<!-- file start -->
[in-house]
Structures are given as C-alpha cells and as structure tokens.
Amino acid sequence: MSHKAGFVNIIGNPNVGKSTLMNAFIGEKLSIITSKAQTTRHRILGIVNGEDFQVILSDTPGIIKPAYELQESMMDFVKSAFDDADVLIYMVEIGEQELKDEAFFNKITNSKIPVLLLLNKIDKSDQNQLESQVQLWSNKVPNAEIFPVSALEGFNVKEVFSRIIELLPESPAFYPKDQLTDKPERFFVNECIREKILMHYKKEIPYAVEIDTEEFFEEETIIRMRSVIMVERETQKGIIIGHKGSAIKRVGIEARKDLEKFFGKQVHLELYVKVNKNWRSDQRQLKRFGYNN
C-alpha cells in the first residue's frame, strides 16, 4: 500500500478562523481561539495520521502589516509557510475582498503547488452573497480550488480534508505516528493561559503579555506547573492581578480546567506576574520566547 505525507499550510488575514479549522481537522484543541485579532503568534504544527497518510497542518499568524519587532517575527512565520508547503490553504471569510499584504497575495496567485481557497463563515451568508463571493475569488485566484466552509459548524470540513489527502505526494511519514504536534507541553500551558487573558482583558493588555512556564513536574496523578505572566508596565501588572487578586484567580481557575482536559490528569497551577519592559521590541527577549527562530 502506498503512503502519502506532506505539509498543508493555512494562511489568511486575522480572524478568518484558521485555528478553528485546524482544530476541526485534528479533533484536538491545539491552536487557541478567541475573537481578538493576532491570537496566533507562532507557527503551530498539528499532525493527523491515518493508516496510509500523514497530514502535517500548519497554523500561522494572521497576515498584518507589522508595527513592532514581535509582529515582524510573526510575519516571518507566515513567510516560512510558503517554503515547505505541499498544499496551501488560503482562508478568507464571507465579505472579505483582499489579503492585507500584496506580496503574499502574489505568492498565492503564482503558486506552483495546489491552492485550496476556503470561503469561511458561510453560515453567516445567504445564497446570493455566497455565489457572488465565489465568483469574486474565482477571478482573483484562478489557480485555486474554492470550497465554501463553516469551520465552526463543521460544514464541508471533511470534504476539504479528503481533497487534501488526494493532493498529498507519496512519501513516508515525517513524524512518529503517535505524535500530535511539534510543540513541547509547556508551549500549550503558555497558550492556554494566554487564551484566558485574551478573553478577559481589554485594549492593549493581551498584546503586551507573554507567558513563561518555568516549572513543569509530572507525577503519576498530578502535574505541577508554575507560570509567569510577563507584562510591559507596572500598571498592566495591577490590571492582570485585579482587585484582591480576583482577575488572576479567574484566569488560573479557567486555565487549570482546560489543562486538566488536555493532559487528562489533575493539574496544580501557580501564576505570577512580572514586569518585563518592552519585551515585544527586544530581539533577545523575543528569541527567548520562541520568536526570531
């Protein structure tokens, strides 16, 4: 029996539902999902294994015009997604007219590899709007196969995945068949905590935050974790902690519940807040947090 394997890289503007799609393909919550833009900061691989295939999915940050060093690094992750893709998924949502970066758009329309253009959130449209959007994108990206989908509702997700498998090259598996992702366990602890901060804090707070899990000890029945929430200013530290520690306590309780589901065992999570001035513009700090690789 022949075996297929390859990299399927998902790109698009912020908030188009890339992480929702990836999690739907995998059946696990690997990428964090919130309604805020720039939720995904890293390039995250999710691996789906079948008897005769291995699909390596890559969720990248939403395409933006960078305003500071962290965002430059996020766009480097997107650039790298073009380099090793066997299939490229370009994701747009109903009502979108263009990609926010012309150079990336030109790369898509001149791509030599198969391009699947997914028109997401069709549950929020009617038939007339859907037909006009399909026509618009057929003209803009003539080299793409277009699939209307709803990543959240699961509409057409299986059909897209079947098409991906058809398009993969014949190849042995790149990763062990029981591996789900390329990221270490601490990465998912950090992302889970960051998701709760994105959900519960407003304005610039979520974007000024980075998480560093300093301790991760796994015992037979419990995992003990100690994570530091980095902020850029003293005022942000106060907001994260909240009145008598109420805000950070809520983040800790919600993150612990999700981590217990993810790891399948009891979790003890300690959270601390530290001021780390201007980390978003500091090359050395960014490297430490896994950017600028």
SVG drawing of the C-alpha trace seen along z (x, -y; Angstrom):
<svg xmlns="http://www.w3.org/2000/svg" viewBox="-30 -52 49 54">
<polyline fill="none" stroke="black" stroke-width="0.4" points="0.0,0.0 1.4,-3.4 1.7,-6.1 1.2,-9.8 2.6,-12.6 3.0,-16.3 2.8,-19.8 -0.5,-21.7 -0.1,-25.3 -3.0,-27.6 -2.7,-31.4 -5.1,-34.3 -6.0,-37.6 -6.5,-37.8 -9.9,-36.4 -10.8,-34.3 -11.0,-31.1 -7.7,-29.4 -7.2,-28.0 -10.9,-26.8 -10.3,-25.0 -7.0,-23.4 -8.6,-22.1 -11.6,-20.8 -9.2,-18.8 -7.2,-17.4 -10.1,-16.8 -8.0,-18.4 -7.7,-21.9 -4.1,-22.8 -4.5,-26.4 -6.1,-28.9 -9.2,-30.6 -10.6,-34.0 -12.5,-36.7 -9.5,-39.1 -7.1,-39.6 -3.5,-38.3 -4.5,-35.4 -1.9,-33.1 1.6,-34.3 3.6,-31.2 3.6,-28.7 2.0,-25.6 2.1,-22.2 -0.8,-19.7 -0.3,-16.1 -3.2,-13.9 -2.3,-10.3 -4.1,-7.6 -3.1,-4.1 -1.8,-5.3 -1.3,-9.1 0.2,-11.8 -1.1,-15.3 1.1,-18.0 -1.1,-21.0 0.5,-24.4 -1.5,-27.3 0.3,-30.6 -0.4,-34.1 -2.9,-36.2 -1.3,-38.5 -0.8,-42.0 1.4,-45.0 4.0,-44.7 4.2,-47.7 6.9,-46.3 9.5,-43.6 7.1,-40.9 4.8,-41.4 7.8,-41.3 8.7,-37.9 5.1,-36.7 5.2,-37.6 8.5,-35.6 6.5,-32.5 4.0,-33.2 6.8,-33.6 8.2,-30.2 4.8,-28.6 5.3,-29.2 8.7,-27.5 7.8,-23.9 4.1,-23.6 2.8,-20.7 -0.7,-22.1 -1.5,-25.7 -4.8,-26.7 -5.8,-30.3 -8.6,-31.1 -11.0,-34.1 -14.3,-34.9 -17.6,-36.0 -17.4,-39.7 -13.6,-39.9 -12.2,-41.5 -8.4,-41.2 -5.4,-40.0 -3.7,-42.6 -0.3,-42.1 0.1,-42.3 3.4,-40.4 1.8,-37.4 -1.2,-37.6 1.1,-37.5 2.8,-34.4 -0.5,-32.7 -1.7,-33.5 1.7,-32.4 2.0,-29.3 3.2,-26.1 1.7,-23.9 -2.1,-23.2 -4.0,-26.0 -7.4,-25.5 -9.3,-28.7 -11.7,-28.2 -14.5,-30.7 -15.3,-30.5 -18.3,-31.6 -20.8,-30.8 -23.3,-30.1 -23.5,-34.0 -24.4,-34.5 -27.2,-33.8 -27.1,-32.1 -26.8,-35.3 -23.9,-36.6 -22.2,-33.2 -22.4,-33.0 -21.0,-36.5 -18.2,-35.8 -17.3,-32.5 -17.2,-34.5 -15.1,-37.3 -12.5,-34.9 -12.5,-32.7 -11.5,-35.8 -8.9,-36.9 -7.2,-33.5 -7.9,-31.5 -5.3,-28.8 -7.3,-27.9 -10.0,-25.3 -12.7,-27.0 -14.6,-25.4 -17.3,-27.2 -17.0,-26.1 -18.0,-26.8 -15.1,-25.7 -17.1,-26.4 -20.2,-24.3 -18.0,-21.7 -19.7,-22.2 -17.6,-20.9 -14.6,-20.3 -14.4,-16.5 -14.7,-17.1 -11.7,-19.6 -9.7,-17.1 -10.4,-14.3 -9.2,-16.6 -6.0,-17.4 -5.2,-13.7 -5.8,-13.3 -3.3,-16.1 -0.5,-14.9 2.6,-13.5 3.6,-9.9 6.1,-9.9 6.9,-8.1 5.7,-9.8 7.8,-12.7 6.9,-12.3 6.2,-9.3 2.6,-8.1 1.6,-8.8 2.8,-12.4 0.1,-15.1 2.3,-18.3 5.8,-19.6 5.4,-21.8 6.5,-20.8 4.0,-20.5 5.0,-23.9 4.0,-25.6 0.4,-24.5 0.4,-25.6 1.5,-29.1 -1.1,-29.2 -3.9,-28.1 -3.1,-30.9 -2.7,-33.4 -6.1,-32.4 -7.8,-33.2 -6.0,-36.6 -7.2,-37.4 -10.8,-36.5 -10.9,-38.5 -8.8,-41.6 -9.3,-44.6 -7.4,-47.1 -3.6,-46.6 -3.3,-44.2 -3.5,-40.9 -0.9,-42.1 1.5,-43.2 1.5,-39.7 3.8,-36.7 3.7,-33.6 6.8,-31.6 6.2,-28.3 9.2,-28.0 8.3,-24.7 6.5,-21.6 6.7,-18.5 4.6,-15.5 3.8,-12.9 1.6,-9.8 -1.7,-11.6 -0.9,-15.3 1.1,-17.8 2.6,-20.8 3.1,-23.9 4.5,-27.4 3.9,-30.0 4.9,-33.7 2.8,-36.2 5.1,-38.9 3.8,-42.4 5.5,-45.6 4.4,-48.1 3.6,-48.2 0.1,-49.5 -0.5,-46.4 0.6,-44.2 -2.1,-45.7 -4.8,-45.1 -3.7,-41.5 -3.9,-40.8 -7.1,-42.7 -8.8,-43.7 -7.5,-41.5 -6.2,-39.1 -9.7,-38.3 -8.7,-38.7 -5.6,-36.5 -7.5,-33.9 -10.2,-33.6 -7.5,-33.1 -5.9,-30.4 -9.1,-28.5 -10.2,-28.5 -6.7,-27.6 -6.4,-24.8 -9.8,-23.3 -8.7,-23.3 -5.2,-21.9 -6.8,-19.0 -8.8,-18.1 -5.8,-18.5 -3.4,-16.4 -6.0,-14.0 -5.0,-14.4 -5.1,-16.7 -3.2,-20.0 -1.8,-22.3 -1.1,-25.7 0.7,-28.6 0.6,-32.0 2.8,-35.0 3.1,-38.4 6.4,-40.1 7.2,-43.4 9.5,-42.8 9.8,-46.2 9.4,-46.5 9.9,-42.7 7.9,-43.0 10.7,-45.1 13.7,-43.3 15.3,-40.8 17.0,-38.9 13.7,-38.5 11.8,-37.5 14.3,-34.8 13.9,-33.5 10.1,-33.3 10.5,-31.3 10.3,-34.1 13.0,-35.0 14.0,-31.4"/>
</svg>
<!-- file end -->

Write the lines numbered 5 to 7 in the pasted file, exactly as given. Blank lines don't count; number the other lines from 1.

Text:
């Protein structure tokens, strides 16, 4: 029996539902999902294994015009997604007219590899709007196969995945068949905590935050974790902690519940807040947090 394997890289503007799609393909919550833009900061691989295939999915940050060093690094992750893709998924949502970066758009329309253009959130449209959007994108990206989908509702997700498998090259598996992702366990602890901060804090707070899990000890029945929430200013530290520690306590309780589901065992999570001035513009700090690789 022949075996297929390859990299399927998902790109698009912020908030188009890339992480929702990836999690739907995998059946696990690997990428964090919130309604805020720039939720995904890293390039995250999710691996789906079948008897005769291995699909390596890559969720990248939403395409933006960078305003500071962290965002430059996020766009480097997107650039790298073009380099090793066997299939490229370009994701747009109903009502979108263009990609926010012309150079990336030109790369898509001149791509030599198969391009699947997914028109997401069709549950929020009617038939007339859907037909006009399909026509618009057929003209803009003539080299793409277009699939209307709803990543959240699961509409057409299986059909897209079947098409991906058809398009993969014949190849042995790149990763062990029981591996789900390329990221270490601490990465998912950090992302889970960051998701709760994105959900519960407003304005610039979520974007000024980075998480560093300093301790991760796994015992037979419990995992003990100690994570530091980095902020850029003293005022942000106060907001994260909240009145008598109420805000950070809520983040800790919600993150612990999700981590217990993810790891399948009891979790003890300690959270601390530290001021780390201007980390978003500091090359050395960014490297430490896994950017600028």
SVG drawing of the C-alpha trace seen along z (x, -y; Angstrom):
<svg xmlns="http://www.w3.org/2000/svg" viewBox="-30 -52 49 54">